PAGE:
So, as promised...
As previously mentioned in this post here, John Cleese came down with a particularly nasty bout of Prostatitis (an inflammation of the prostate gland...ouch and yowzah!) during this year's Just For Laughs, and eventually had to reschedule his Wednesday, July 22nd show into two of ‘em on Sunday, July 26th. Due to his fragility, we tried to conserve his energy, and one such energy-conserving tactic was for John to switch roles with me during rehearsals, i.e. he watching the proceedings, the movements and the stage blocking as a director with me stepping into his role with the actors under the lights. That's me on the right below:
...and in case you need even more encouragement to pull out your wallet, I am going to do something tonight that I have never done before in my career – that is, I will take requests. From you in the audience, and from those of you at home.
I’m sure many of you would like to see some of my famous routines. Perhaps some Basil Fawlty. Or the French Taunter. I’m even willing to re-enact my dramatic scene with Keanu Reeves from ‘The Day The Earth Stood Still’… No? All right… Anyway, as long as you donate, I will do anything you ask.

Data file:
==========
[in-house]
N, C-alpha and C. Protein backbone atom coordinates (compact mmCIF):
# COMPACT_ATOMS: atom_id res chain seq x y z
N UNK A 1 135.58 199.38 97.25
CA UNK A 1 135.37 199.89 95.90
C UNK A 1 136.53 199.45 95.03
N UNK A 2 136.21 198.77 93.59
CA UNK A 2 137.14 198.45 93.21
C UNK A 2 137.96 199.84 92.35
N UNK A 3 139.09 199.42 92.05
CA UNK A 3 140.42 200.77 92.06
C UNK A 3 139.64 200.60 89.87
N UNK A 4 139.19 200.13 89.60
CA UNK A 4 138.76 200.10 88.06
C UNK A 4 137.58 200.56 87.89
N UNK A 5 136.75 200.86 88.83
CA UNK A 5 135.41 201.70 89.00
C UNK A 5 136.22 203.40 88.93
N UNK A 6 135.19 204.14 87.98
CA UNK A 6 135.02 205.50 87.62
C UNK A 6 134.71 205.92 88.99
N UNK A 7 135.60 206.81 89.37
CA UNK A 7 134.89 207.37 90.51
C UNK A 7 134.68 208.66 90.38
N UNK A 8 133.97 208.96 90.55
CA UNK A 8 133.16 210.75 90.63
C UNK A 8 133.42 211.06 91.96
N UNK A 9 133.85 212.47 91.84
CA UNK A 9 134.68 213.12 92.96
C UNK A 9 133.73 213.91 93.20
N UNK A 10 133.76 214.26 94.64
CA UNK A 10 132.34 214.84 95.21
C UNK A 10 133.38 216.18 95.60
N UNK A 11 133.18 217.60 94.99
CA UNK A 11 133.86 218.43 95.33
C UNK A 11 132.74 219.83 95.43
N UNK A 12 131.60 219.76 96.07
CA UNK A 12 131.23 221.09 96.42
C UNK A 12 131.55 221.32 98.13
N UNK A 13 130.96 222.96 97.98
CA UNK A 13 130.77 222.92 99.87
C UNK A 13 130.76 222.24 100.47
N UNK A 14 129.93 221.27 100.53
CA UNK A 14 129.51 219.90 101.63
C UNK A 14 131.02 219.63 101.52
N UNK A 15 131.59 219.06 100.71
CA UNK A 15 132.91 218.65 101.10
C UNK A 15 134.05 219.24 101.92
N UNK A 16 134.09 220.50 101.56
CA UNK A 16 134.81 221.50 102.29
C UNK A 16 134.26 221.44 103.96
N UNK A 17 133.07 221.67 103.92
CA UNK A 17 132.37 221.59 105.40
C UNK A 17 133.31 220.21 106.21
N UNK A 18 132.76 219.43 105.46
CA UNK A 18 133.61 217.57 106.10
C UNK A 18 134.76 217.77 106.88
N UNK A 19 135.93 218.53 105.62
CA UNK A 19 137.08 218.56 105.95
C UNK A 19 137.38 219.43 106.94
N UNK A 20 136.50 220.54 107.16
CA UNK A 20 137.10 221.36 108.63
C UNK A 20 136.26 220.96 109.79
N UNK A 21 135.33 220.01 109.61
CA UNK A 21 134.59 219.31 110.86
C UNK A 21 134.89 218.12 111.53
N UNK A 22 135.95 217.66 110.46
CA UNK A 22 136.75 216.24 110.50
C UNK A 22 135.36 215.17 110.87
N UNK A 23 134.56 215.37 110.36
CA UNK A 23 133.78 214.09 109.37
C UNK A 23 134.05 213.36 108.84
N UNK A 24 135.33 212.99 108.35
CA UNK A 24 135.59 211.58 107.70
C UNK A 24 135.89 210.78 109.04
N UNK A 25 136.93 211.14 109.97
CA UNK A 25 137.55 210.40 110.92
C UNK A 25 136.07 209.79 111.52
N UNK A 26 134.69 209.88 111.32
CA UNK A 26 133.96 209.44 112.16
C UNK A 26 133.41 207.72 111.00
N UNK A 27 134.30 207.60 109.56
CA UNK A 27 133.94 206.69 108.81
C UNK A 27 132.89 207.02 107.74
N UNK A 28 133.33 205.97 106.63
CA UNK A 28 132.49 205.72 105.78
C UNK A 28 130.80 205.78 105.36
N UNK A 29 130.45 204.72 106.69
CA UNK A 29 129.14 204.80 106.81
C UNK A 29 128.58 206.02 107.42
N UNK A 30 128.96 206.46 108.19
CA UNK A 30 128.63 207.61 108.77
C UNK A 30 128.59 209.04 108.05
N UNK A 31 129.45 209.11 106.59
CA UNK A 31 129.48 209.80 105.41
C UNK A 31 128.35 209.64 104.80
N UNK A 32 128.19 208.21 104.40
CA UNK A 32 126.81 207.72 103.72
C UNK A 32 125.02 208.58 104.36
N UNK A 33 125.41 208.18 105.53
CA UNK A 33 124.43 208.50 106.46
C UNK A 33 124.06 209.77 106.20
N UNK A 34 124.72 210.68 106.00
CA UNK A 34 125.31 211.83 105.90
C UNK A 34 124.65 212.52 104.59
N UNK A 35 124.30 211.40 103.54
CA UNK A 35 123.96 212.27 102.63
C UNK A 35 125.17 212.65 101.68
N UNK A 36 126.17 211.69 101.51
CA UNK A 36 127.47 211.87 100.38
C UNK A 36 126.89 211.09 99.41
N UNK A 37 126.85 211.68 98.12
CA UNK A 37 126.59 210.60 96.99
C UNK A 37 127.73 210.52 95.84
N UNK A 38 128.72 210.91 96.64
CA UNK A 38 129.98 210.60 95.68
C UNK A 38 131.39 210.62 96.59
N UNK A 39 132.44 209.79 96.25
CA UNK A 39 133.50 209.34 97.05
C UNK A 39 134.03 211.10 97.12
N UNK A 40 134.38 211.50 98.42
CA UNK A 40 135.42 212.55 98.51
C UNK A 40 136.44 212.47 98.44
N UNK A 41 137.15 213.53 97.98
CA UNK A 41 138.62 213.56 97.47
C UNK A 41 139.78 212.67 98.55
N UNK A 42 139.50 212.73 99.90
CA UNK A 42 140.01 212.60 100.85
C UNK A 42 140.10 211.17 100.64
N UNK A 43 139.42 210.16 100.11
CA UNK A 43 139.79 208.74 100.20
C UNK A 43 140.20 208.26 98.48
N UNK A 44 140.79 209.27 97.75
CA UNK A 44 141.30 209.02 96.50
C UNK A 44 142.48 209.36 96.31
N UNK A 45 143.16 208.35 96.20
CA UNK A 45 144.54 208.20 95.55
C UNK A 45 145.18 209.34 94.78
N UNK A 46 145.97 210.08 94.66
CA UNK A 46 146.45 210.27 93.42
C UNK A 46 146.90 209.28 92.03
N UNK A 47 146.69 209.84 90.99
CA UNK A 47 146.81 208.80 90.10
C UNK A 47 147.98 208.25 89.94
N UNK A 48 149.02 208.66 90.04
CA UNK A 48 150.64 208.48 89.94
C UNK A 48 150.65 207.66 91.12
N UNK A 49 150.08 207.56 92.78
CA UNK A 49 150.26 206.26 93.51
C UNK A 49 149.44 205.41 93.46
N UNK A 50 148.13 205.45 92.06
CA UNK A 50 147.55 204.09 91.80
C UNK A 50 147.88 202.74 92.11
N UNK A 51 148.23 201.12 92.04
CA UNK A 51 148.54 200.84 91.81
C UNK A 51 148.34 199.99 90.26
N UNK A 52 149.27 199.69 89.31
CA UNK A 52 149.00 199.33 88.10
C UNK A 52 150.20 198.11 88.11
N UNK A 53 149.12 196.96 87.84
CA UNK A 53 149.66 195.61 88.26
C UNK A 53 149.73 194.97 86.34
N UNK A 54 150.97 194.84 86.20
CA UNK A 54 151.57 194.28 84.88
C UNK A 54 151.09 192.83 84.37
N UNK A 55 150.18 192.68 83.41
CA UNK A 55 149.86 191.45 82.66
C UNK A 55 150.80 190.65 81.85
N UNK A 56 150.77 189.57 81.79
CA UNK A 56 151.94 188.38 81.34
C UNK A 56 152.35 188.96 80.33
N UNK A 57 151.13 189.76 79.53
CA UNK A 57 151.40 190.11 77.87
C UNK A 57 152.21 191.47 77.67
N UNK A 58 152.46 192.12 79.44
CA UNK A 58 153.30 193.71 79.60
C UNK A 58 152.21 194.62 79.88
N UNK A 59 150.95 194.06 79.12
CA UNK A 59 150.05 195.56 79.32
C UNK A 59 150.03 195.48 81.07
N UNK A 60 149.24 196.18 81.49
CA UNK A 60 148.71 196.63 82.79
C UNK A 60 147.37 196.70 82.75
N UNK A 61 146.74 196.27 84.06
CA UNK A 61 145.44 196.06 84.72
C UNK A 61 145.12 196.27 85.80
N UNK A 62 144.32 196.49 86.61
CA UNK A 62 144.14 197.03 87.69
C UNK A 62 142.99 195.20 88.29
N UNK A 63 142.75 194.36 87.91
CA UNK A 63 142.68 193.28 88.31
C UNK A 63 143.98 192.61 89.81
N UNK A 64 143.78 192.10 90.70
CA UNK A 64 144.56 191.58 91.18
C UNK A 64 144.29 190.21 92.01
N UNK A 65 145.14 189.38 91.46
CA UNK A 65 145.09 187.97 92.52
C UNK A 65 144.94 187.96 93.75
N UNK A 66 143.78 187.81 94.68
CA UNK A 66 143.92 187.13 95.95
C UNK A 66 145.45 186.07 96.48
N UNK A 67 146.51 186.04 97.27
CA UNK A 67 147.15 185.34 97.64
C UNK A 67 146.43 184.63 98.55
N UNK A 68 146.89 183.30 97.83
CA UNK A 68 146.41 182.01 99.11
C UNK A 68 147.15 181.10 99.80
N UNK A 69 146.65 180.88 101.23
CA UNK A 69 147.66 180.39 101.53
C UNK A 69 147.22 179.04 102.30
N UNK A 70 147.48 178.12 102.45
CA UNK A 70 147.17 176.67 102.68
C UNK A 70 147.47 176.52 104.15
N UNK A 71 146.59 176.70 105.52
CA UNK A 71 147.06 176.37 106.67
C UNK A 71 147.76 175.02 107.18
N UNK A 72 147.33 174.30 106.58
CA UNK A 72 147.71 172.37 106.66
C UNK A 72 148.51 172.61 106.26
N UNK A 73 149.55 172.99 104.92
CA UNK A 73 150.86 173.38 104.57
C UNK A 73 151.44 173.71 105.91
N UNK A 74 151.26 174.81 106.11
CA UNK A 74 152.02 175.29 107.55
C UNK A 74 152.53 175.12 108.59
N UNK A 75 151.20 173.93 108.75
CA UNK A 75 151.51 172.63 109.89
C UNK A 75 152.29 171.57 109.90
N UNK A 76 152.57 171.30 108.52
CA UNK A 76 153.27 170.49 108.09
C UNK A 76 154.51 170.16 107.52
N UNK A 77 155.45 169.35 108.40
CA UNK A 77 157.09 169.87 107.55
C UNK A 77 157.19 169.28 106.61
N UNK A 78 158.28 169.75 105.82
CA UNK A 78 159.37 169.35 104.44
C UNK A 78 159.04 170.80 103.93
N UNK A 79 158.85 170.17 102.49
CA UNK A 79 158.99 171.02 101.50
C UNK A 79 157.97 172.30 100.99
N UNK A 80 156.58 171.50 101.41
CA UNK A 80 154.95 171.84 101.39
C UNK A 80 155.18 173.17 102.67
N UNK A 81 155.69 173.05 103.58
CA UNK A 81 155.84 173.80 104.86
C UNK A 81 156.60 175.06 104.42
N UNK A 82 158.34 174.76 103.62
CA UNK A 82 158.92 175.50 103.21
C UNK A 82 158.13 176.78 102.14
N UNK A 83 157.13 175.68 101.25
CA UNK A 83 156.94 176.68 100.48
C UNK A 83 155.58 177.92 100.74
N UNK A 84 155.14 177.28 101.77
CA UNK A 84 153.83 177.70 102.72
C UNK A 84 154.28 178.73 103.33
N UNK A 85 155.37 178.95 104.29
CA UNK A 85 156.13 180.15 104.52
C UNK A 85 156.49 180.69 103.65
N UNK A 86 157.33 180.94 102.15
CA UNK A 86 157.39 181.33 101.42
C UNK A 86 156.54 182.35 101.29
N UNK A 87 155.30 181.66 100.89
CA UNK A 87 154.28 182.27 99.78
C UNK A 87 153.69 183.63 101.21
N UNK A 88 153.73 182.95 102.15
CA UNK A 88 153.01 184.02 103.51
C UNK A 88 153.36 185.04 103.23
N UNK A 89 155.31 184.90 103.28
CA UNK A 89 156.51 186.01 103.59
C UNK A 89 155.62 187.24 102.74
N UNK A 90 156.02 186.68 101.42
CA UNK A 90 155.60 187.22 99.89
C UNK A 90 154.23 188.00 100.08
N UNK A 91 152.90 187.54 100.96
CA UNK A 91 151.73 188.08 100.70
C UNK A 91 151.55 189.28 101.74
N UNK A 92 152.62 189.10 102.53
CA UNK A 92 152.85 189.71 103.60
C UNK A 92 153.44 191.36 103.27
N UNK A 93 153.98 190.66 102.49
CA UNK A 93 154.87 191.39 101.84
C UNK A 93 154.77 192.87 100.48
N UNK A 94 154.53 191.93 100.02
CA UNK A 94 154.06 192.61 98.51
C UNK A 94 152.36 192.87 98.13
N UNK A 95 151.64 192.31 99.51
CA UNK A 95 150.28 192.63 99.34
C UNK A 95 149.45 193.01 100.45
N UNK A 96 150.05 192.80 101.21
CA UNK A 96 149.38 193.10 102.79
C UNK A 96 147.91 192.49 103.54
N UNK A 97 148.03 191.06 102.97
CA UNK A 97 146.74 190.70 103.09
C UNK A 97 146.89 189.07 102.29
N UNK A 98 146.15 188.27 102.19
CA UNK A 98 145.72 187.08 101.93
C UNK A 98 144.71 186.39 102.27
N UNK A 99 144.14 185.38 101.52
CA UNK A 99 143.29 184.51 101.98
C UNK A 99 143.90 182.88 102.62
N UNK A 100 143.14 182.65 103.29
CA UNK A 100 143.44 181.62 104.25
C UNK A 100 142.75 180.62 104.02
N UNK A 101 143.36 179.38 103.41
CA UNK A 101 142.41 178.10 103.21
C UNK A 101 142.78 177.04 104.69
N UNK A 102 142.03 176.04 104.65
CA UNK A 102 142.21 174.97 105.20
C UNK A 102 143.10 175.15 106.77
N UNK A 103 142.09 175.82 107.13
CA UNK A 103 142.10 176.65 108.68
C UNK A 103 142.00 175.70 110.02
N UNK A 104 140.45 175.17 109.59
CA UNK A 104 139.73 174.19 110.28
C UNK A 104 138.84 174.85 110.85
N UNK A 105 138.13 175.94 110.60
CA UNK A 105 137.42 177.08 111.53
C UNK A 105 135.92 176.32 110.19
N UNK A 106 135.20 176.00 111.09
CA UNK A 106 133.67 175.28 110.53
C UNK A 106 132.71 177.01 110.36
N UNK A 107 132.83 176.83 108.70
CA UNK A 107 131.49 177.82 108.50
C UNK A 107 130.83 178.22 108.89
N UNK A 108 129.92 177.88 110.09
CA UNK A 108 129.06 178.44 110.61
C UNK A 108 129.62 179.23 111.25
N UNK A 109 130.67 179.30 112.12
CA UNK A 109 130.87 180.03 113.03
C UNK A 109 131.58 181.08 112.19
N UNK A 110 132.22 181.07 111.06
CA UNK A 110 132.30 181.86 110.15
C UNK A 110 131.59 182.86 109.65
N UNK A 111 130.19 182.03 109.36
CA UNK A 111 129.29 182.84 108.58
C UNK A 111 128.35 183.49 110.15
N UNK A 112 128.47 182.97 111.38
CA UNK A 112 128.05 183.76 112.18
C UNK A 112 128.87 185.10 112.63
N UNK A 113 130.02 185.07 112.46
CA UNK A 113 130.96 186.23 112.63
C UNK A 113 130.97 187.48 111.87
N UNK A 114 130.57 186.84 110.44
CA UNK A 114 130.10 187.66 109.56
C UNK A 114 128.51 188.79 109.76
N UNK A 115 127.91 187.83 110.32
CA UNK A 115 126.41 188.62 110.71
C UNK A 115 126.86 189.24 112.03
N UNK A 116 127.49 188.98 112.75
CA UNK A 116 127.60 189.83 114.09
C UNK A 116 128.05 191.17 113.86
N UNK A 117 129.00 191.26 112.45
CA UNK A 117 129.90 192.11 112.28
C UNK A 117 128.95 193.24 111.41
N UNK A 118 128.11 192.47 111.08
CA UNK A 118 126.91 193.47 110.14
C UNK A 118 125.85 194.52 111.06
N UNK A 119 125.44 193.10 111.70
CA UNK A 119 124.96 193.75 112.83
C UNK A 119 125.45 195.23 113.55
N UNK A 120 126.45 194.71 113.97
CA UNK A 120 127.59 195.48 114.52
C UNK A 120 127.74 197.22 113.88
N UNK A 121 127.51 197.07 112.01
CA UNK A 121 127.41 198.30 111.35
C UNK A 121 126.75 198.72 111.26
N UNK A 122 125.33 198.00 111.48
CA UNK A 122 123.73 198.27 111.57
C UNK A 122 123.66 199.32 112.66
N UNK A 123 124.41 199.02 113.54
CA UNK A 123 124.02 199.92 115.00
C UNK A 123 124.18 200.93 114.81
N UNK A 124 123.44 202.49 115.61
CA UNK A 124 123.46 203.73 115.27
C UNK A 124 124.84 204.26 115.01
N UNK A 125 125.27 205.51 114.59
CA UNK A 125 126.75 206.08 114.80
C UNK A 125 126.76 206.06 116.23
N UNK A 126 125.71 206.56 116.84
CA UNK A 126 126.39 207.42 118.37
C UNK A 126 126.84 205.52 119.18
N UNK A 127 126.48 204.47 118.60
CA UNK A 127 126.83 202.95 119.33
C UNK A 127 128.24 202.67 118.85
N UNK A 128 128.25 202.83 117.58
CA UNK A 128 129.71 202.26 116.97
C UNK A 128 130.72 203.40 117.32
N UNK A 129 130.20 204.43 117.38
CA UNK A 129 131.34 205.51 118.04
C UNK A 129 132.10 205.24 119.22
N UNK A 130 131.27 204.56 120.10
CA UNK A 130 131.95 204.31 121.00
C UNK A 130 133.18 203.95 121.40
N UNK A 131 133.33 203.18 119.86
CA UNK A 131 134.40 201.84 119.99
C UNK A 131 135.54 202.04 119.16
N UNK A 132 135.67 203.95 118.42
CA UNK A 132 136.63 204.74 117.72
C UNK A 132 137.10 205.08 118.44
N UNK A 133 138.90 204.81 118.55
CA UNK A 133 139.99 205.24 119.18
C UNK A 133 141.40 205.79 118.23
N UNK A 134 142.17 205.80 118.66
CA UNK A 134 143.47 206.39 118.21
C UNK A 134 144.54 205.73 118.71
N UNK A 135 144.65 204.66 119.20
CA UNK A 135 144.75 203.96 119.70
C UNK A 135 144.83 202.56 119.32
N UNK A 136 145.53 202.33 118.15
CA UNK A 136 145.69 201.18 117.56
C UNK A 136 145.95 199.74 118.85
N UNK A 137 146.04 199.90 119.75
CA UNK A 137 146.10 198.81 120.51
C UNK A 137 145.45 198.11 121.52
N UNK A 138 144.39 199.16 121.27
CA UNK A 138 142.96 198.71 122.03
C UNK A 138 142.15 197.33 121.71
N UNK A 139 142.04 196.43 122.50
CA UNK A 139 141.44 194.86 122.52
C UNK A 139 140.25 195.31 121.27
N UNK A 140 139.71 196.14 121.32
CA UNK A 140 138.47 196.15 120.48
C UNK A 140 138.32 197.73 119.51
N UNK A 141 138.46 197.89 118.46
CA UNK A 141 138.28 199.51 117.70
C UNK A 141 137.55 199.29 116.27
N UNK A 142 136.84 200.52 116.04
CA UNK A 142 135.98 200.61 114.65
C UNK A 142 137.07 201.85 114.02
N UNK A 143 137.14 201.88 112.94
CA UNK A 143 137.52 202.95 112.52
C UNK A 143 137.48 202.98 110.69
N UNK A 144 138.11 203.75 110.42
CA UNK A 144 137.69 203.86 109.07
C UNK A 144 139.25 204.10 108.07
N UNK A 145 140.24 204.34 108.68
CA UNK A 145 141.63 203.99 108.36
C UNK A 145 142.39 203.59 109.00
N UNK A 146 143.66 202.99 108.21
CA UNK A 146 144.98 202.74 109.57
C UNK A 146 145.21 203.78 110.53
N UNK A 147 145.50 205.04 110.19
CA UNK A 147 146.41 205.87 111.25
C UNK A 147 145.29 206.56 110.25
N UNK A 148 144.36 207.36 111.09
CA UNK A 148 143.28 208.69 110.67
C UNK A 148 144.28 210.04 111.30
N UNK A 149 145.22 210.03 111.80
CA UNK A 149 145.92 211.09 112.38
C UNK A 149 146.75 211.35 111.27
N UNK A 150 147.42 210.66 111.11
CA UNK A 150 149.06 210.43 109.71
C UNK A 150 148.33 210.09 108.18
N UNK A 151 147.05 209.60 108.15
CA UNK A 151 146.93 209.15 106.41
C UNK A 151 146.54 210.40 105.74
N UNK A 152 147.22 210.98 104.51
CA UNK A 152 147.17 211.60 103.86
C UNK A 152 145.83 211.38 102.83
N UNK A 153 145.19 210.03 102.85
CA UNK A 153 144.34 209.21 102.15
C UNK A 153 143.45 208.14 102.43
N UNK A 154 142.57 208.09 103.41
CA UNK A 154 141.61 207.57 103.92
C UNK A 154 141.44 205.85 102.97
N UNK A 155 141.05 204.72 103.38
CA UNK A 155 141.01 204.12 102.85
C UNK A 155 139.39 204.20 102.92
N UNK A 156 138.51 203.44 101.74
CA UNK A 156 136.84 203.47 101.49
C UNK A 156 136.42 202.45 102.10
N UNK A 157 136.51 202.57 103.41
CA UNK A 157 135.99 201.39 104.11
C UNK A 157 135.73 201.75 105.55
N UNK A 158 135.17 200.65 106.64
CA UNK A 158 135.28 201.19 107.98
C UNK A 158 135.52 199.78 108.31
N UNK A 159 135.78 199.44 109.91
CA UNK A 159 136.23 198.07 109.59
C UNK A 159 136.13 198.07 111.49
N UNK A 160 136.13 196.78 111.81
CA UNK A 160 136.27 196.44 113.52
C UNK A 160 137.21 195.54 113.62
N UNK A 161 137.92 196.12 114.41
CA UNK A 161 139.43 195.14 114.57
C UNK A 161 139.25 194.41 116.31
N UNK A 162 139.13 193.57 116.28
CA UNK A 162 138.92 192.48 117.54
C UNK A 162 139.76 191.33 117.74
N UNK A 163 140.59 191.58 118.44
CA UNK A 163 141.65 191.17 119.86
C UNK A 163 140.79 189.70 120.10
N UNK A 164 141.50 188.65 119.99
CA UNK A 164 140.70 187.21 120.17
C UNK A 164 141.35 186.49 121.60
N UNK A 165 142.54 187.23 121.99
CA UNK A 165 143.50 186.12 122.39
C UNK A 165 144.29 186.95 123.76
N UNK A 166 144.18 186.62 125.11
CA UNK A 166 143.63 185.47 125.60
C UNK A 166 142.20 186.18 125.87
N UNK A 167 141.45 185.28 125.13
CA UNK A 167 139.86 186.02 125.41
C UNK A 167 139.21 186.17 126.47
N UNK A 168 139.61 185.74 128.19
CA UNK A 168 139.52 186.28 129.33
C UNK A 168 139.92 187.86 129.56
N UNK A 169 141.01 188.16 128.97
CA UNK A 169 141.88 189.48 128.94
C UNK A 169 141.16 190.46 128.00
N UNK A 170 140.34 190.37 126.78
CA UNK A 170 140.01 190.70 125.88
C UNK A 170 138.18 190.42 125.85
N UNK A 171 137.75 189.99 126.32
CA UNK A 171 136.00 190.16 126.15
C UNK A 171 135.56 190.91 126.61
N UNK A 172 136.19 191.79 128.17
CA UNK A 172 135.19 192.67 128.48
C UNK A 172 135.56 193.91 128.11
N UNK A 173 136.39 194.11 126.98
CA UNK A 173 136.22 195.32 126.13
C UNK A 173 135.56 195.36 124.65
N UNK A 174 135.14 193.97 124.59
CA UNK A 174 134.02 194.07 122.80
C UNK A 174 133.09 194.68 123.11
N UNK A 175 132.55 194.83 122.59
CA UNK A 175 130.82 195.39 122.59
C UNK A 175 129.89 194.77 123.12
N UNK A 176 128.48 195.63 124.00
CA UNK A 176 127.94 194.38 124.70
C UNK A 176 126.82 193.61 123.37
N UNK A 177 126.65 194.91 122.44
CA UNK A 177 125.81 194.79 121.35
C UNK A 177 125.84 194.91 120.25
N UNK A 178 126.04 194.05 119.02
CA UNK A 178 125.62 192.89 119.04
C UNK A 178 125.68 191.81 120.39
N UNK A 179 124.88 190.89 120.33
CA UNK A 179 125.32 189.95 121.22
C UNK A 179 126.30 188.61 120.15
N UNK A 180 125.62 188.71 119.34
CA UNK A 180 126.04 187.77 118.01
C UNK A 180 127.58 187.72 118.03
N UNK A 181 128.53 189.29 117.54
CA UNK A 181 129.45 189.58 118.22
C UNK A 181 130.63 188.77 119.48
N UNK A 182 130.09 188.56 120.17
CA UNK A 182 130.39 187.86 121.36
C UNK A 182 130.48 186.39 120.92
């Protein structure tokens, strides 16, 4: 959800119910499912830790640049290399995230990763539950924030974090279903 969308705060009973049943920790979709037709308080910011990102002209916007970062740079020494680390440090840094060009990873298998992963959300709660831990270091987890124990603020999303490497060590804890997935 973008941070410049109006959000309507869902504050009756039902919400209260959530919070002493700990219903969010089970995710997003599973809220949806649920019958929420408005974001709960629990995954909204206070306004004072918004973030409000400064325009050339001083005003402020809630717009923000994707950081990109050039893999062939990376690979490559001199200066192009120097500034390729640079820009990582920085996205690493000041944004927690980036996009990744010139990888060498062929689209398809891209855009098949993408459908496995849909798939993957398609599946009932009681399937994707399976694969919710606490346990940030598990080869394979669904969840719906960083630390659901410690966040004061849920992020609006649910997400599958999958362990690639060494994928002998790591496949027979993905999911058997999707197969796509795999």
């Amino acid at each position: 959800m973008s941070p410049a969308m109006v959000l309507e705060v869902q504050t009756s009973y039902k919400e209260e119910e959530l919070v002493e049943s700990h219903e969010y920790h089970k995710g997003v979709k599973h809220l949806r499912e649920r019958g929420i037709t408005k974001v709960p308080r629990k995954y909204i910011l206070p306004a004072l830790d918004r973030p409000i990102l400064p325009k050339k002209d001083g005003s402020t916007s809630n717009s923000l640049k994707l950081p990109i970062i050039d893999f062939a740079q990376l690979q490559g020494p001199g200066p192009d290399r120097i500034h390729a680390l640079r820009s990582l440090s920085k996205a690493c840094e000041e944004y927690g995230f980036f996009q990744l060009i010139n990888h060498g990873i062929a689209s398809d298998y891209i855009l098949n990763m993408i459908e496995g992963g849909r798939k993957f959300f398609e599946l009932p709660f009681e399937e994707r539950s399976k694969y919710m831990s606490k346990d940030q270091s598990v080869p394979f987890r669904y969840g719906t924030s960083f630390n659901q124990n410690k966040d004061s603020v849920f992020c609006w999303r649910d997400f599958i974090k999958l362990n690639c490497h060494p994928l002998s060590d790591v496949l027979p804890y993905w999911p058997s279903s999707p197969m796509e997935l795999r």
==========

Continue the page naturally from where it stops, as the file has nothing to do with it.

(Man in audience stands up)JC:
Yes sir, what would you like me to do?
For a dollar twenty five, I would like to hit you with this piece of plywood.
What would happen next is George Reinblatt, one of the show’s writers and annual role players, would climb up on stage an whack John across the back with a two-by-four. Well, since I was now playing John, I had to go the distance and take one for the team.The menacing board was made of balsa wood and designed to “break away” on contact, so I braced myself for the assault.
Well, let me assure you that even made of balsa, being cracked on the spine with a truncheon hurts…especially when it doesn’t “break away” as advertised. The crack sounded like Albert Pujols connecting with a fastball during a Home-Run Derby, and it sent me to the ground with a one-word curse instantaneously.
The 10 extras portraying telethon operators (those seated behind me in the photo above) looked on in horror as I writhed upon the stage floor, groaning, trying to rid myself of the blur of stars I was seeing.
After a few simultaneous gasps from others in attendance, the whole theatre went silent for about 20 seconds.And then, the silence was broken by a most familiar British-accented voice, albeit a little weaker than usual, which said, sotto voce from his seat in the front row:
“Come on…get up, you wimp!”